Born on Christmas Day in 1866, James Ewing grew up in a loving, well-to-do household, but he was no stranger to pain. It was said that the deep empathy he had with those who were suffering arose from his own physical and emotional pain: Osteomyelitis at the age of 14 left him permanently lame; trifacial neuralgia and urinary calculosis were companions in later life. The death of his young wife from toxemia of pregnancy after they had been married but three years left sadness as his leitmotif. He became a “scientific recluse,” devoting all his time to teaching and laboratory studies. His misfortunes served to drive his intense interest in alleviating misery by uncovering the mystery of cancer.
Dr. Ewing’s many contributions to cancer research grew out of his curiosity and interest in pathology, which developed in medical school at the College of Physicians and Surgeons of New York (MD, 1891) and as a contract surgeon in the Army during the Spanish-American War. His animal research was supported by the Collis P. Huntington Fund for Cancer Research at Cornell Medical College, where he was the first professor of pathology. He later established, with the financial backing of Dr. James Douglas, the Cancer Center at Memorial Hospital in New York, so he could treat humans. There he experimented with immunotherapy and chemotherapy and determined the possibilities and limitations of x-ray and radium therapy in treating cancer.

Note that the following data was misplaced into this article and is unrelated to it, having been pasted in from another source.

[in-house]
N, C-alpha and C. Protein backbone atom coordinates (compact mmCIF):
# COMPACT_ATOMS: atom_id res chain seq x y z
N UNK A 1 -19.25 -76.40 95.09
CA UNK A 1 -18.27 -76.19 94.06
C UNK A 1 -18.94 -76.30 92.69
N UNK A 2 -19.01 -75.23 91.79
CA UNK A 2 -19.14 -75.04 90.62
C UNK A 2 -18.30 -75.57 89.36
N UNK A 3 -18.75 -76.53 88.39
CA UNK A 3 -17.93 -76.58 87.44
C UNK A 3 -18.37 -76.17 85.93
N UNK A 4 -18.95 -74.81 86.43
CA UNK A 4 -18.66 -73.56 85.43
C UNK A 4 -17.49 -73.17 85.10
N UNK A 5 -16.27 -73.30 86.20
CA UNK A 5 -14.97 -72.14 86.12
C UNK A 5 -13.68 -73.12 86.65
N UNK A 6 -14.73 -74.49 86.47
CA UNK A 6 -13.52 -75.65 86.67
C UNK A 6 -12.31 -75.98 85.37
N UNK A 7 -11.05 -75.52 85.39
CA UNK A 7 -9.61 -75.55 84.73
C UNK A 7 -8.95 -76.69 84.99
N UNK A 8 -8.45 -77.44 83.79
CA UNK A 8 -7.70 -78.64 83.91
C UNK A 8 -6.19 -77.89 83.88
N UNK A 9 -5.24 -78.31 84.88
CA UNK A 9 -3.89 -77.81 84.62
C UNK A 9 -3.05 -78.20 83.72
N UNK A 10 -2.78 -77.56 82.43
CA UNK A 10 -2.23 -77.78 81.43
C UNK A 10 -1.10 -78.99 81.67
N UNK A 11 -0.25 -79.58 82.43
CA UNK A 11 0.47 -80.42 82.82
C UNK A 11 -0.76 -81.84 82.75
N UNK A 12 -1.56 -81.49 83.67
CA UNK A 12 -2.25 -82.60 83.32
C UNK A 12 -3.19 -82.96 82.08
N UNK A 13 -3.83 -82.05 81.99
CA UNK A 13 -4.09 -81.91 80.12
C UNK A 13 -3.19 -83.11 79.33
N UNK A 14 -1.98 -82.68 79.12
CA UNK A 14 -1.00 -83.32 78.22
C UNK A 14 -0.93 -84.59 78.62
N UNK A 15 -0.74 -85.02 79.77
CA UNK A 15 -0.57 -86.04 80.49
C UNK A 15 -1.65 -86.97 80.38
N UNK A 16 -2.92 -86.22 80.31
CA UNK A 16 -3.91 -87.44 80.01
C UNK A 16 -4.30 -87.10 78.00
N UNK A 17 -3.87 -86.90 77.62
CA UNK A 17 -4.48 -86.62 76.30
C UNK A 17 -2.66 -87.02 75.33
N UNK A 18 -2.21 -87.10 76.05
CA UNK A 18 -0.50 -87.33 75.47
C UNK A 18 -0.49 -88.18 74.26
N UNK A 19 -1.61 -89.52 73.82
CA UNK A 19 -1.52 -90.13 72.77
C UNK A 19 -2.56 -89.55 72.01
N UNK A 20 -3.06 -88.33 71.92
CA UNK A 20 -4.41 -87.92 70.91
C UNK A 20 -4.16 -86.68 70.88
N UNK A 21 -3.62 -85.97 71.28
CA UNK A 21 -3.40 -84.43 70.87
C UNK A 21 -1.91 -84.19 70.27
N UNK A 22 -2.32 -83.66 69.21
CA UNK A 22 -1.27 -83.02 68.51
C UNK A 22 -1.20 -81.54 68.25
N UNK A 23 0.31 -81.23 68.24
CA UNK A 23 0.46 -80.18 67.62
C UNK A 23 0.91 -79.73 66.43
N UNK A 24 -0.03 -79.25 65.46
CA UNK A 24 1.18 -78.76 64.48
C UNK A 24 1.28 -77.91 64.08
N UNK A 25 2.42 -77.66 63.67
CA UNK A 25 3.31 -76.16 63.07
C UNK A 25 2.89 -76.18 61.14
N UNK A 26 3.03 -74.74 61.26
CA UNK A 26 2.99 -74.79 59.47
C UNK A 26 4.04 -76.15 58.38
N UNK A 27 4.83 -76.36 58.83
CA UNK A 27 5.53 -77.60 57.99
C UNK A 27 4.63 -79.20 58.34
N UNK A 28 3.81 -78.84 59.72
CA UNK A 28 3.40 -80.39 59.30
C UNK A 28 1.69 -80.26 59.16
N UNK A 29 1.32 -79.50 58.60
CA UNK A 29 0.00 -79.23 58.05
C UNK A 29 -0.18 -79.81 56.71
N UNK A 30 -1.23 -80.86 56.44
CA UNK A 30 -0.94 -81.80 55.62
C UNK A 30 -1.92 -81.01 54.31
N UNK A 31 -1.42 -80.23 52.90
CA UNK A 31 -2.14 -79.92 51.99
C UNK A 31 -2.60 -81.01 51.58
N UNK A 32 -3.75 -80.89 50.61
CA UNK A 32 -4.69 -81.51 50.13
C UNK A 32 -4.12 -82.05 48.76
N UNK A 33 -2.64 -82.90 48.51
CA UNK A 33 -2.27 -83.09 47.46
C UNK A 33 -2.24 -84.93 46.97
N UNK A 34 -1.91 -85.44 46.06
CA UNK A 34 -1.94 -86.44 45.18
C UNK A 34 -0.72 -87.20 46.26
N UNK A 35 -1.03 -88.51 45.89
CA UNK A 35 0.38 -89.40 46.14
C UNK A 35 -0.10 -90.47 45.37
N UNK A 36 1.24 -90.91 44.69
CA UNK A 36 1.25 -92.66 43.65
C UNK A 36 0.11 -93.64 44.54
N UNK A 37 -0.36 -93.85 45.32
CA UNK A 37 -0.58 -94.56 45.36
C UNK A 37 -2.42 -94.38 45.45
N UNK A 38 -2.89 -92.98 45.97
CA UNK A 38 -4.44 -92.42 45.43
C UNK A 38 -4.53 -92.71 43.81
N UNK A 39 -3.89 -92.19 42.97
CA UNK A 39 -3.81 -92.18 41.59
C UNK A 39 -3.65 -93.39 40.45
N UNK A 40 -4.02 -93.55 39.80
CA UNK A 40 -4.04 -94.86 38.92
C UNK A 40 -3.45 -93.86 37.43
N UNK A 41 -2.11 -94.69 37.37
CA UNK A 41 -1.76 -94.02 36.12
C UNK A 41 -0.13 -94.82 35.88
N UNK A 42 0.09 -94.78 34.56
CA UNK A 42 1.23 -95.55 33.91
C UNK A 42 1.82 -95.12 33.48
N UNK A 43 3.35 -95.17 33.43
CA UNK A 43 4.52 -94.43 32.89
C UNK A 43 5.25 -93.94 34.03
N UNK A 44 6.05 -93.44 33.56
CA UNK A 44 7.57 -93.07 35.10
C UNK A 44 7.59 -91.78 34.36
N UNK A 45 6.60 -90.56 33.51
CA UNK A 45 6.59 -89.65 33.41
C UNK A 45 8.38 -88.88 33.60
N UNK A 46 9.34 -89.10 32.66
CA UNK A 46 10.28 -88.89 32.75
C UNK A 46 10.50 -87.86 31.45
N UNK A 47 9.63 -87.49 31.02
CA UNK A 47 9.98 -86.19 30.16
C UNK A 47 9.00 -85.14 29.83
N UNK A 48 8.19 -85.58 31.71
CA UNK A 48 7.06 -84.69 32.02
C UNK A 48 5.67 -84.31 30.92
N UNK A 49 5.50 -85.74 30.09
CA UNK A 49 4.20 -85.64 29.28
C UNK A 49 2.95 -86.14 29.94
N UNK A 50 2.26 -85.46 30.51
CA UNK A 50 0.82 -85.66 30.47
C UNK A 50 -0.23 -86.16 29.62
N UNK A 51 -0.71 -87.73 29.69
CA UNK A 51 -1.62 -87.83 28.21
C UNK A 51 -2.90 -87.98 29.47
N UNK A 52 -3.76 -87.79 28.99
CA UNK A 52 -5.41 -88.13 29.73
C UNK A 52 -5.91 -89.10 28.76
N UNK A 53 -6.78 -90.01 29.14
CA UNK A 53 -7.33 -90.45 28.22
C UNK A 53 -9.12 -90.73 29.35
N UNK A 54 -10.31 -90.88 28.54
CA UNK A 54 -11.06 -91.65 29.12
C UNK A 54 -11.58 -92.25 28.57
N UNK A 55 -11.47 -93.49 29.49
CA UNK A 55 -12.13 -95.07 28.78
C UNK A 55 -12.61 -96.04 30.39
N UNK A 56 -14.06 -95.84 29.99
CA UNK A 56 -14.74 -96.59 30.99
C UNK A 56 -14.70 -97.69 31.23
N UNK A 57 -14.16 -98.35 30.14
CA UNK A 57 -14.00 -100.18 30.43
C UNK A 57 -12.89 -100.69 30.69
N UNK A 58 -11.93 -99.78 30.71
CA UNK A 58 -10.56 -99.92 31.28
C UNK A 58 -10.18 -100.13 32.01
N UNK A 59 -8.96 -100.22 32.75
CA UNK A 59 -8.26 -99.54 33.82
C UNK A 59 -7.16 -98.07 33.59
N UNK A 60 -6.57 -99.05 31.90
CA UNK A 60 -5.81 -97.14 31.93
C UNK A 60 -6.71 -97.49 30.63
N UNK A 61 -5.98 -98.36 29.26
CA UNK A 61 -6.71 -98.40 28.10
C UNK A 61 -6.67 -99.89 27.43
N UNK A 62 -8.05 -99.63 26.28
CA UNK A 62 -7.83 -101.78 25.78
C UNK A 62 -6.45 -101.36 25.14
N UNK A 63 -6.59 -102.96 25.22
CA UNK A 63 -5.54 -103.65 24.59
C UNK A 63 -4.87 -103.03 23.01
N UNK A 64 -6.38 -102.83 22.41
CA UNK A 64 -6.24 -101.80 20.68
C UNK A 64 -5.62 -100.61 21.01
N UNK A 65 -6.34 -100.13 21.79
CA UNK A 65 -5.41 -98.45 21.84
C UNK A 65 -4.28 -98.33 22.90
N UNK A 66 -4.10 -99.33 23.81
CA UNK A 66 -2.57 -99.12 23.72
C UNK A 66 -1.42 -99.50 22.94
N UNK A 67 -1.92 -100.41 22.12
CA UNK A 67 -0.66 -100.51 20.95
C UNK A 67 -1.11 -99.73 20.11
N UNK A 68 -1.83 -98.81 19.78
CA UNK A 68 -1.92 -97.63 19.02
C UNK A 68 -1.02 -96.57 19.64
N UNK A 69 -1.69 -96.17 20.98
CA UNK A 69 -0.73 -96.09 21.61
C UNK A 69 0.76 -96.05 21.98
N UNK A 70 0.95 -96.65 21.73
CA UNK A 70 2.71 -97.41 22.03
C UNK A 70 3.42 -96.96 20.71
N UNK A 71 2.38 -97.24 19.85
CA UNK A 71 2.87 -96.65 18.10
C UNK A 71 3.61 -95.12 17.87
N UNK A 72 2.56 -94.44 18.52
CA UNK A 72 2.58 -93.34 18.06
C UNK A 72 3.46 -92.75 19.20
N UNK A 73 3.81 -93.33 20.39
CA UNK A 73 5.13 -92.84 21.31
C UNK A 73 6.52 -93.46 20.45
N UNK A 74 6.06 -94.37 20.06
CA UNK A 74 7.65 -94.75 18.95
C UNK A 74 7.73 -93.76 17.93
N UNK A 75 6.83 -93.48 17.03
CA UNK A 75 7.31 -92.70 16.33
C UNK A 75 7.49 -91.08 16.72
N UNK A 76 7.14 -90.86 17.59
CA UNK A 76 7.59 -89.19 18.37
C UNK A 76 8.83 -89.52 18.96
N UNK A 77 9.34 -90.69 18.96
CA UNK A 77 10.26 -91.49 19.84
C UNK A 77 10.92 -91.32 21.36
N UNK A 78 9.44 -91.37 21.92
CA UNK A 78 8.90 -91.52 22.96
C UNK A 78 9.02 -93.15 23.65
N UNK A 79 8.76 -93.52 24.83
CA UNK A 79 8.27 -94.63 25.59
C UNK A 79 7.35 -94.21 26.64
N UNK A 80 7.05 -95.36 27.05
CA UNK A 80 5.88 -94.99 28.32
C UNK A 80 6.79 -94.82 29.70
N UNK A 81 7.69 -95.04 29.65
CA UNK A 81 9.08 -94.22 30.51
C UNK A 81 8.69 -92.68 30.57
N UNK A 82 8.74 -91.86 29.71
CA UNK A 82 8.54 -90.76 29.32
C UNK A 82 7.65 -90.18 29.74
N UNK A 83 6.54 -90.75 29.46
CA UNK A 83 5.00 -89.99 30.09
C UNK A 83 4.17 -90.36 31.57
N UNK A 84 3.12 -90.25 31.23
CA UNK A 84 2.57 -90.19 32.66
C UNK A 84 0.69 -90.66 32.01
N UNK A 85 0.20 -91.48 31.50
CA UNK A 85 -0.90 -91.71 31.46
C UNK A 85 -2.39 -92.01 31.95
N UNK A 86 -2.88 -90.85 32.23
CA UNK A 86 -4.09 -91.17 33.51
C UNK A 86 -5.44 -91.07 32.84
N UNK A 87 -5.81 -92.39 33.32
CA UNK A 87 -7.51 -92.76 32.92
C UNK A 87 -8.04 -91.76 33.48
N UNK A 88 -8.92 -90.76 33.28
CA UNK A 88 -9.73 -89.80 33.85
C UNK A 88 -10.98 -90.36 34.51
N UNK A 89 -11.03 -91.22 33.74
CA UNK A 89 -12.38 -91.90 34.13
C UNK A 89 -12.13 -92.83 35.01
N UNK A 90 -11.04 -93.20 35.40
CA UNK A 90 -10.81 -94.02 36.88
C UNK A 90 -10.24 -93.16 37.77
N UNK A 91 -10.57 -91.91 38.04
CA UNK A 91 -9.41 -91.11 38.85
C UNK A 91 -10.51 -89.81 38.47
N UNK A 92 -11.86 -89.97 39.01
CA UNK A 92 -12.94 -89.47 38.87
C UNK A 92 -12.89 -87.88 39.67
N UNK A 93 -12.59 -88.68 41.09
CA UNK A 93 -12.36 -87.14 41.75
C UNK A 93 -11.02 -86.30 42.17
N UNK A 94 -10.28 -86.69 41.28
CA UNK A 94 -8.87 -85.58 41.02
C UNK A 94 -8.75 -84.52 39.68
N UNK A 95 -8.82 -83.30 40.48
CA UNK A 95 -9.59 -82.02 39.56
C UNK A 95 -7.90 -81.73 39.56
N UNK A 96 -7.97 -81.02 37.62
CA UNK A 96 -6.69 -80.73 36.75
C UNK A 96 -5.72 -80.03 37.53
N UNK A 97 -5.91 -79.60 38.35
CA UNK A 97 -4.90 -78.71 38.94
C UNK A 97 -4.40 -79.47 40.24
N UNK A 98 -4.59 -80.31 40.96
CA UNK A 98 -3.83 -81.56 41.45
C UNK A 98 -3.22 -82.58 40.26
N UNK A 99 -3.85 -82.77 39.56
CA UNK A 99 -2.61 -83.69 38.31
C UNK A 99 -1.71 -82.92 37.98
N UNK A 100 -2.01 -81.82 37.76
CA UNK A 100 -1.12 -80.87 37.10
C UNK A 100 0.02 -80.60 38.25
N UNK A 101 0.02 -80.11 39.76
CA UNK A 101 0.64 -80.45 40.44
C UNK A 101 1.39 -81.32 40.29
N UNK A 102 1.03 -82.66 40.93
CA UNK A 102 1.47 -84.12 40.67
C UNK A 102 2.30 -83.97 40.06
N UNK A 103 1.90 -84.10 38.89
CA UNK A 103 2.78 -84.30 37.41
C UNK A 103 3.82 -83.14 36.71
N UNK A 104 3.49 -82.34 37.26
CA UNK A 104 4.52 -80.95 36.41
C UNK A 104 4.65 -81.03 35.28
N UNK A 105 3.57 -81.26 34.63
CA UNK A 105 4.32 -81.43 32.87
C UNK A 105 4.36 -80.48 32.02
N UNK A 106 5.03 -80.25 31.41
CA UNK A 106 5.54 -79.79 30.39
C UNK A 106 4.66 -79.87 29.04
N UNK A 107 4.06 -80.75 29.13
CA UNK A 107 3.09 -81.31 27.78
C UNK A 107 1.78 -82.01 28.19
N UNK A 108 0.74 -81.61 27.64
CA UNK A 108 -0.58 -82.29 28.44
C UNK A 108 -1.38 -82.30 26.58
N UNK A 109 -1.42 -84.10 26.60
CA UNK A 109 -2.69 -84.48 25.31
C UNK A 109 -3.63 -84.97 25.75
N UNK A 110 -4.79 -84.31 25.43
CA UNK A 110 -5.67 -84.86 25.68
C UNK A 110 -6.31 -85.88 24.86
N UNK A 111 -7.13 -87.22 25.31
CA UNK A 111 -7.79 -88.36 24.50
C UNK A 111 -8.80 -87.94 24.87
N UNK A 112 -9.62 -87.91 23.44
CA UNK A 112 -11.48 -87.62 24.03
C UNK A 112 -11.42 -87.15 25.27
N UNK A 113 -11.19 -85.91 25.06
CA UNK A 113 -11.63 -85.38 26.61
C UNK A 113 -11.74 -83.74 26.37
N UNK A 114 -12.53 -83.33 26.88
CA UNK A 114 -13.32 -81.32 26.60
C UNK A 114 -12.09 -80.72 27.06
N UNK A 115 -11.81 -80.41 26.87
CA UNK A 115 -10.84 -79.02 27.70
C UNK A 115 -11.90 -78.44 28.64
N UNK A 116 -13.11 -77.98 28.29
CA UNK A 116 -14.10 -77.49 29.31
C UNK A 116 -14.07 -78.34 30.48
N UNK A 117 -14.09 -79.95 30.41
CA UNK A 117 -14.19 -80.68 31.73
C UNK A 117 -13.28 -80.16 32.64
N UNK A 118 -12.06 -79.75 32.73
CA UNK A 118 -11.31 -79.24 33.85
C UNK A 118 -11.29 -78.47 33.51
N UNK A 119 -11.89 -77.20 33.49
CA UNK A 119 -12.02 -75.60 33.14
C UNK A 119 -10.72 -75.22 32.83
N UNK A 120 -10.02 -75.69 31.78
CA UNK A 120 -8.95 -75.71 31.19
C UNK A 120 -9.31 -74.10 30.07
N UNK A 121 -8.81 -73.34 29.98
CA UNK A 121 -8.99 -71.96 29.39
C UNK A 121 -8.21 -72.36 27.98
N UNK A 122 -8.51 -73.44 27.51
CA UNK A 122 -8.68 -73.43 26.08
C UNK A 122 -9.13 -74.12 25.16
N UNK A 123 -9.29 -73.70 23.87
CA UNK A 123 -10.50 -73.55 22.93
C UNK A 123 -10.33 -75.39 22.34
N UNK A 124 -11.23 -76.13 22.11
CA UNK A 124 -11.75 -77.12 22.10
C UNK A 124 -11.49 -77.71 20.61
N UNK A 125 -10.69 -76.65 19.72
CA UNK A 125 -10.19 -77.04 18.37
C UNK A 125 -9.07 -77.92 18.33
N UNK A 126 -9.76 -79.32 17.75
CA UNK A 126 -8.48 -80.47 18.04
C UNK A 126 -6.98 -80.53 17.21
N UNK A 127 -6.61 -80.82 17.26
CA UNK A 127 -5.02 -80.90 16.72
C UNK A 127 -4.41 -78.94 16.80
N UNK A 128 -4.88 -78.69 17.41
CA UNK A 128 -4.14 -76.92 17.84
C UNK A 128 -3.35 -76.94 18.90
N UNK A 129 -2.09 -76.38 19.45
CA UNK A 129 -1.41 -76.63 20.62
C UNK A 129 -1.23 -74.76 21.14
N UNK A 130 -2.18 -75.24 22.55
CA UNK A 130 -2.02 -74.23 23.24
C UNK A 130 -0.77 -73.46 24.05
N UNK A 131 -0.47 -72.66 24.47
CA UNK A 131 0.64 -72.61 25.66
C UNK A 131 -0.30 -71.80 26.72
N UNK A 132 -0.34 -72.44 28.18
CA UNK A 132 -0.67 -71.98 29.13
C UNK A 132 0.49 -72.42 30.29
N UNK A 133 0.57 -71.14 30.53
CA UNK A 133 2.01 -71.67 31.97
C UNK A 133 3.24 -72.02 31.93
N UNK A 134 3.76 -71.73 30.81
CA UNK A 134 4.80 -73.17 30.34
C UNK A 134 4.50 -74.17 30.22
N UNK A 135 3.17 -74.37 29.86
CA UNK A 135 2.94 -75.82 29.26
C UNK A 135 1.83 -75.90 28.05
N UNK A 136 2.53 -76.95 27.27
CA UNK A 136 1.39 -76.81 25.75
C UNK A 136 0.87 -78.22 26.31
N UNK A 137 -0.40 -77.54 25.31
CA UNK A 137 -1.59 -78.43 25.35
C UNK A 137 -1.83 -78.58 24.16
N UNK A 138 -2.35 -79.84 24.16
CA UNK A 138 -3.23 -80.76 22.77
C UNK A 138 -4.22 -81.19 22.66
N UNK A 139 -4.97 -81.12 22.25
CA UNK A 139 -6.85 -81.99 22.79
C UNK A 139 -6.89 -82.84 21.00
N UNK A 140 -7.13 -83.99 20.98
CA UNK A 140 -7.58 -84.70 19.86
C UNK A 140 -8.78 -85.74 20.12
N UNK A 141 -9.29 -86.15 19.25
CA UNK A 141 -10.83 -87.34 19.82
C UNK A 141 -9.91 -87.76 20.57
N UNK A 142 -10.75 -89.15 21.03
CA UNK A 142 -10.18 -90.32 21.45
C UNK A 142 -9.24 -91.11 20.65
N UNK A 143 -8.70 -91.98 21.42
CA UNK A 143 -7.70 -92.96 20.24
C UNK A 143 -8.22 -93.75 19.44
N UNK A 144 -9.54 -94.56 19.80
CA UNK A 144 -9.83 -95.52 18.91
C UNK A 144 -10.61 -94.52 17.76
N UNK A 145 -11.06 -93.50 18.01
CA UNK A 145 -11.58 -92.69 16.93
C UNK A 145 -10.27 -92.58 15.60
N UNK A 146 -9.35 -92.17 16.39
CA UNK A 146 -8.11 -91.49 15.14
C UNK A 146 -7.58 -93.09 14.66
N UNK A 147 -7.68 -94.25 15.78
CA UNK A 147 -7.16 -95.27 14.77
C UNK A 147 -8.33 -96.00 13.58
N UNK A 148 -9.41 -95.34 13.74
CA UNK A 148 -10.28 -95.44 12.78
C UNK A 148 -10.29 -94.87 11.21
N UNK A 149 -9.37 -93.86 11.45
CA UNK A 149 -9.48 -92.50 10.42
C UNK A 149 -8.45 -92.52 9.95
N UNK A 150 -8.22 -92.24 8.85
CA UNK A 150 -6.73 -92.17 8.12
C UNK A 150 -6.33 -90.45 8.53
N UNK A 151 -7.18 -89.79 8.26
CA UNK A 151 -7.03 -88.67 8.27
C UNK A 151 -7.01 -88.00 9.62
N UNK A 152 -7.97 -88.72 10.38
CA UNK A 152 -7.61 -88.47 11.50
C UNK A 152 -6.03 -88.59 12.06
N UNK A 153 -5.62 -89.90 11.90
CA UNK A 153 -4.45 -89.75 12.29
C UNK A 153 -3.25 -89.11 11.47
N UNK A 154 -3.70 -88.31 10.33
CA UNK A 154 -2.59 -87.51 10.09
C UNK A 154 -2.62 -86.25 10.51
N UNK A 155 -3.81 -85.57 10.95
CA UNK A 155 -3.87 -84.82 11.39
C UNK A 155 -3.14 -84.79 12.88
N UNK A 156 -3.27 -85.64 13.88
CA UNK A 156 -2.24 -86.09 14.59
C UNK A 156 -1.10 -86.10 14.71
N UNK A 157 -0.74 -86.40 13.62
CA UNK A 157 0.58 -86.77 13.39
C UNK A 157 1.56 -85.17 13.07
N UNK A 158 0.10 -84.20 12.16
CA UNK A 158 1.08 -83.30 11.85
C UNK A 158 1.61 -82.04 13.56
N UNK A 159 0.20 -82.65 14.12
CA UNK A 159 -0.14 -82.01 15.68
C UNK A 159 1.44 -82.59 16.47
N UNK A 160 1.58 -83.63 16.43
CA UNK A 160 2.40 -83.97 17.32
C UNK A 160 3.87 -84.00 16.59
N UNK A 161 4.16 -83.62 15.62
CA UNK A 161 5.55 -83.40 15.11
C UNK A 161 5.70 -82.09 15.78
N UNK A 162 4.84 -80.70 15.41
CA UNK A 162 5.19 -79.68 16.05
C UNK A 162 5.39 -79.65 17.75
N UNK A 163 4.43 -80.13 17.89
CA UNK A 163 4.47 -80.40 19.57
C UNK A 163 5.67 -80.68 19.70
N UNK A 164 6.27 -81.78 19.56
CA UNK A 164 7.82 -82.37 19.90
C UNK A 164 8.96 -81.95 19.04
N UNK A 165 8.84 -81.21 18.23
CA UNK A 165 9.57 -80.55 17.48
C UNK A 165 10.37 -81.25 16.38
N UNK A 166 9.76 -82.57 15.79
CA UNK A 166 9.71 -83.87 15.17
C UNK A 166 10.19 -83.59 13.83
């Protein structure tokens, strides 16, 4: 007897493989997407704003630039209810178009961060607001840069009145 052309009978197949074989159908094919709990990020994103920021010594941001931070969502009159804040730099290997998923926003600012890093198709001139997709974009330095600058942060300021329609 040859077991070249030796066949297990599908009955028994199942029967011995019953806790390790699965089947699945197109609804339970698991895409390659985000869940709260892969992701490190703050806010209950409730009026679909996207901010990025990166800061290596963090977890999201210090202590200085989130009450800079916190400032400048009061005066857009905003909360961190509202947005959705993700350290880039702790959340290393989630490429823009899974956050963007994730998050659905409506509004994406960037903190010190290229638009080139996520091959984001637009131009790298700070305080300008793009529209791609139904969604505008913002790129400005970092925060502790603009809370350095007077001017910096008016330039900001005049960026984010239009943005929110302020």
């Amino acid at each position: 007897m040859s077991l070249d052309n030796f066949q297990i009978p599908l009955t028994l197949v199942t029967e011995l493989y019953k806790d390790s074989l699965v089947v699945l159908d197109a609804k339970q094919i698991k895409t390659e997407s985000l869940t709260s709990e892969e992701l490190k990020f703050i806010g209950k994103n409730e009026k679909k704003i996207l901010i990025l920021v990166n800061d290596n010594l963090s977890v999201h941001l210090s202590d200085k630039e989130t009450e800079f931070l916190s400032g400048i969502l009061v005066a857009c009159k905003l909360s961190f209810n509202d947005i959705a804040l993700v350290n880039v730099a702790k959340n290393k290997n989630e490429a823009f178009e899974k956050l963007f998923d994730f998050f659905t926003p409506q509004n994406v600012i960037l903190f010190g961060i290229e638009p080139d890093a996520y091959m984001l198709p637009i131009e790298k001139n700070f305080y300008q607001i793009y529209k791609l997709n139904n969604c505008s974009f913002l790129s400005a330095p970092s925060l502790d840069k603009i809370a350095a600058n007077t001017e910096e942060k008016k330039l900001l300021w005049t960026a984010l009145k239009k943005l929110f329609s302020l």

In 1920, Dr. Ewing identified the eponymous malignant bone tumor he at first thought was an “endothelioma of bone,” believing it arose from the blood vessels of bone tissue. He later described Ewing’s sarcoma as an endothelial myeloma, distinctly separate from lymphoma or neuroblastoma.
Dr. Ewing served as AACR’s first president (1907, 1908), was treasurer in 1913, and president again in 1937. He was on the editorial board of the Journal of Cancer Research, which preceded Cancer Research. He maintained cancer was not a single disease but many diseases covering a broad area of biology and a universal potentiality of tissue cells. He also believed in educating the public about the early signs and symptoms of cancer. Dr. Ewing wrote one of the classic medical textbooks, Neoplastic Diseases (Philadelphia, W. B. Saunders, 1919).
At the age of 76, Dr. Ewing succumbed to the disease he had studied all his life. He himself made the microscopic diagnosis of his own incurable bladder cancer.